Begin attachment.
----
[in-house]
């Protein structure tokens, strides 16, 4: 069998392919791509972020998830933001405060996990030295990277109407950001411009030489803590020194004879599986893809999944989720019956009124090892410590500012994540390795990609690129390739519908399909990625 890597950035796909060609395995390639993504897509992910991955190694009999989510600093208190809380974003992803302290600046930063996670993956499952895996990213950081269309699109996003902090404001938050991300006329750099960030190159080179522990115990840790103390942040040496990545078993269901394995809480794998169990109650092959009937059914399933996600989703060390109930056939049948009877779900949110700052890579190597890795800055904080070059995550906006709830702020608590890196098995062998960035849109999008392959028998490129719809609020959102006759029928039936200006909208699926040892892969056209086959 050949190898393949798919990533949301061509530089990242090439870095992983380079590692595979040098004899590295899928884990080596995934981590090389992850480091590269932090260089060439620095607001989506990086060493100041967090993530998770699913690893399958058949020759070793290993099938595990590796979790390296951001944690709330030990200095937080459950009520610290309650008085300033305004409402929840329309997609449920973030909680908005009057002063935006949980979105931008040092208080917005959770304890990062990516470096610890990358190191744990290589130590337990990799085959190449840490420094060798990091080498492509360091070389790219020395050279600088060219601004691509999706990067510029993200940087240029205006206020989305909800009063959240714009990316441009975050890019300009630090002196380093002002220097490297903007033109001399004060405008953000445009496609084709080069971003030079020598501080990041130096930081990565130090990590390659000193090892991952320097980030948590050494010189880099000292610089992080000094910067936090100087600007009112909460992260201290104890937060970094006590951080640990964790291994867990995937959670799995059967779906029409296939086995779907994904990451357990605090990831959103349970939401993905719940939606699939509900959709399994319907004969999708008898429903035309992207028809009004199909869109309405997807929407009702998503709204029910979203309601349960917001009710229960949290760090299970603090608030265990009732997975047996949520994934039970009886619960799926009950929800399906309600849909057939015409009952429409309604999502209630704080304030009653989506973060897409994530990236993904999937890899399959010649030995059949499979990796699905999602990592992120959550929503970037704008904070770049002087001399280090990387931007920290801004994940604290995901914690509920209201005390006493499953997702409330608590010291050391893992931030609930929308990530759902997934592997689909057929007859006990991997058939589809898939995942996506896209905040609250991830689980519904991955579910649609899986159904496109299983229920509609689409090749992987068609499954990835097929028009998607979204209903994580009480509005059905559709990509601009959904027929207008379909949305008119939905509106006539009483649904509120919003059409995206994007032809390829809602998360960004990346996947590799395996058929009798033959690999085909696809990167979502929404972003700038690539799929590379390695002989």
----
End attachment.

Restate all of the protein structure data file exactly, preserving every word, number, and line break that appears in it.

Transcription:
[in-house]
């Protein structure tokens, strides 16, 4: 069998392919791509972020998830933001405060996990030295990277109407950001411009030489803590020194004879599986893809999944989720019956009124090892410590500012994540390795990609690129390739519908399909990625 890597950035796909060609395995390639993504897509992910991955190694009999989510600093208190809380974003992803302290600046930063996670993956499952895996990213950081269309699109996003902090404001938050991300006329750099960030190159080179522990115990840790103390942040040496990545078993269901394995809480794998169990109650092959009937059914399933996600989703060390109930056939049948009877779900949110700052890579190597890795800055904080070059995550906006709830702020608590890196098995062998960035849109999008392959028998490129719809609020959102006759029928039936200006909208699926040892892969056209086959 050949190898393949798919990533949301061509530089990242090439870095992983380079590692595979040098004899590295899928884990080596995934981590090389992850480091590269932090260089060439620095607001989506990086060493100041967090993530998770699913690893399958058949020759070793290993099938595990590796979790390296951001944690709330030990200095937080459950009520610290309650008085300033305004409402929840329309997609449920973030909680908005009057002063935006949980979105931008040092208080917005959770304890990062990516470096610890990358190191744990290589130590337990990799085959190449840490420094060798990091080498492509360091070389790219020395050279600088060219601004691509999706990067510029993200940087240029205006206020989305909800009063959240714009990316441009975050890019300009630090002196380093002002220097490297903007033109001399004060405008953000445009496609084709080069971003030079020598501080990041130096930081990565130090990590390659000193090892991952320097980030948590050494010189880099000292610089992080000094910067936090100087600007009112909460992260201290104890937060970094006590951080640990964790291994867990995937959670799995059967779906029409296939086995779907994904990451357990605090990831959103349970939401993905719940939606699939509900959709399994319907004969999708008898429903035309992207028809009004199909869109309405997807929407009702998503709204029910979203309601349960917001009710229960949290760090299970603090608030265990009732997975047996949520994934039970009886619960799926009950929800399906309600849909057939015409009952429409309604999502209630704080304030009653989506973060897409994530990236993904999937890899399959010649030995059949499979990796699905999602990592992120959550929503970037704008904070770049002087001399280090990387931007920290801004994940604290995901914690509920209201005390006493499953997702409330608590010291050391893992931030609930929308990530759902997934592997689909057929007859006990991997058939589809898939995942996506896209905040609250991830689980519904991955579910649609899986159904496109299983229920509609689409090749992987068609499954990835097929028009998607979204209903994580009480509005059905559709990509601009959904027929207008379909949305008119939905509106006539009483649904509120919003059409995206994007032809390829809602998360960004990346996947590799395996058929009798033959690999085909696809990167979502929404972003700038690539799929590379390695002989």